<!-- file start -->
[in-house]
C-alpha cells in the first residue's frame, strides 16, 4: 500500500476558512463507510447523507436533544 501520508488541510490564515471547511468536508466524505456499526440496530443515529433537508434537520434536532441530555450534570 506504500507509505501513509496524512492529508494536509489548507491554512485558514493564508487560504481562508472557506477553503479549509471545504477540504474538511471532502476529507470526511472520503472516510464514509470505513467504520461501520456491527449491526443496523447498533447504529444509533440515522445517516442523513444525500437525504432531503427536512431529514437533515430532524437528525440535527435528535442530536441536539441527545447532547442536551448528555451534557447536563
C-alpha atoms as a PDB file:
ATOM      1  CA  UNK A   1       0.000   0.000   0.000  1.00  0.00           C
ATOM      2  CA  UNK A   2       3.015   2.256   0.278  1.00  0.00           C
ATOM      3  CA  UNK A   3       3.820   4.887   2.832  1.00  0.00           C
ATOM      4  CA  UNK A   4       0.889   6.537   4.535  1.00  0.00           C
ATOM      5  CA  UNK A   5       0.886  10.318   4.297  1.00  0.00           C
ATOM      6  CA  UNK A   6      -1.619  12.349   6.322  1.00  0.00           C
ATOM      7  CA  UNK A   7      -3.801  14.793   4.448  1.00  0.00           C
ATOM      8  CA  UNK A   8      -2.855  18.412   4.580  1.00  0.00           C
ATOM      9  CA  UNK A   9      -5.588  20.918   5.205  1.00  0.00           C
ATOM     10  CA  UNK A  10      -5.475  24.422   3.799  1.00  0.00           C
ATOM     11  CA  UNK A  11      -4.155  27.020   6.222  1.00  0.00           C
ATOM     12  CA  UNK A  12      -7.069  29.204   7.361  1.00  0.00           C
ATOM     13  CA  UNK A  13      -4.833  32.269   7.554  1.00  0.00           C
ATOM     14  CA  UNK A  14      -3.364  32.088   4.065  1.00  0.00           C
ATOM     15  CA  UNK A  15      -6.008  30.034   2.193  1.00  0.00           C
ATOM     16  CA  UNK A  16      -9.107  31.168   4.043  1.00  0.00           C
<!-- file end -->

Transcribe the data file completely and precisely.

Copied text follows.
[in-house]
C-alpha cells in the first residue's frame, strides 16, 4: 500500500476558512463507510447523507436533544 501520508488541510490564515471547511468536508466524505456499526440496530443515529433537508434537520434536532441530555450534570 506504500507509505501513509496524512492529508494536509489548507491554512485558514493564508487560504481562508472557506477553503479549509471545504477540504474538511471532502476529507470526511472520503472516510464514509470505513467504520461501520456491527449491526443496523447498533447504529444509533440515522445517516442523513444525500437525504432531503427536512431529514437533515430532524437528525440535527435528535442530536441536539441527545447532547442536551448528555451534557447536563
C-alpha atoms as a PDB file:
ATOM      1  CA  UNK A   1       0.000   0.000   0.000  1.00  0.00           C
ATOM      2  CA  UNK A   2       3.015   2.256   0.278  1.00  0.00           C
ATOM      3  CA  UNK A   3       3.820   4.887   2.832  1.00  0.00           C
ATOM      4  CA  UNK A   4       0.889   6.537   4.535  1.00  0.00           C
ATOM      5  CA  UNK A   5       0.886  10.318   4.297  1.00  0.00           C
ATOM      6  CA  UNK A   6      -1.619  12.349   6.322  1.00  0.00           C
ATOM      7  CA  UNK A   7      -3.801  14.793   4.448  1.00  0.00           C
ATOM      8  CA  UNK A   8      -2.855  18.412   4.580  1.00  0.00           C
ATOM      9  CA  UNK A   9      -5.588  20.918   5.205  1.00  0.00           C
ATOM     10  CA  UNK A  10      -5.475  24.422   3.799  1.00  0.00           C
ATOM     11  CA  UNK A  11      -4.155  27.020   6.222  1.00  0.00           C
ATOM     12  CA  UNK A  12      -7.069  29.204   7.361  1.00  0.00           C
ATOM     13  CA  UNK A  13      -4.833  32.269   7.554  1.00  0.00           C
ATOM     14  CA  UNK A  14      -3.364  32.088   4.065  1.00  0.00           C
ATOM     15  CA  UNK A  15      -6.008  30.034   2.193  1.00  0.00           C
ATOM     16  CA  UNK A  16      -9.107  31.168   4.043  1.00  0.00           C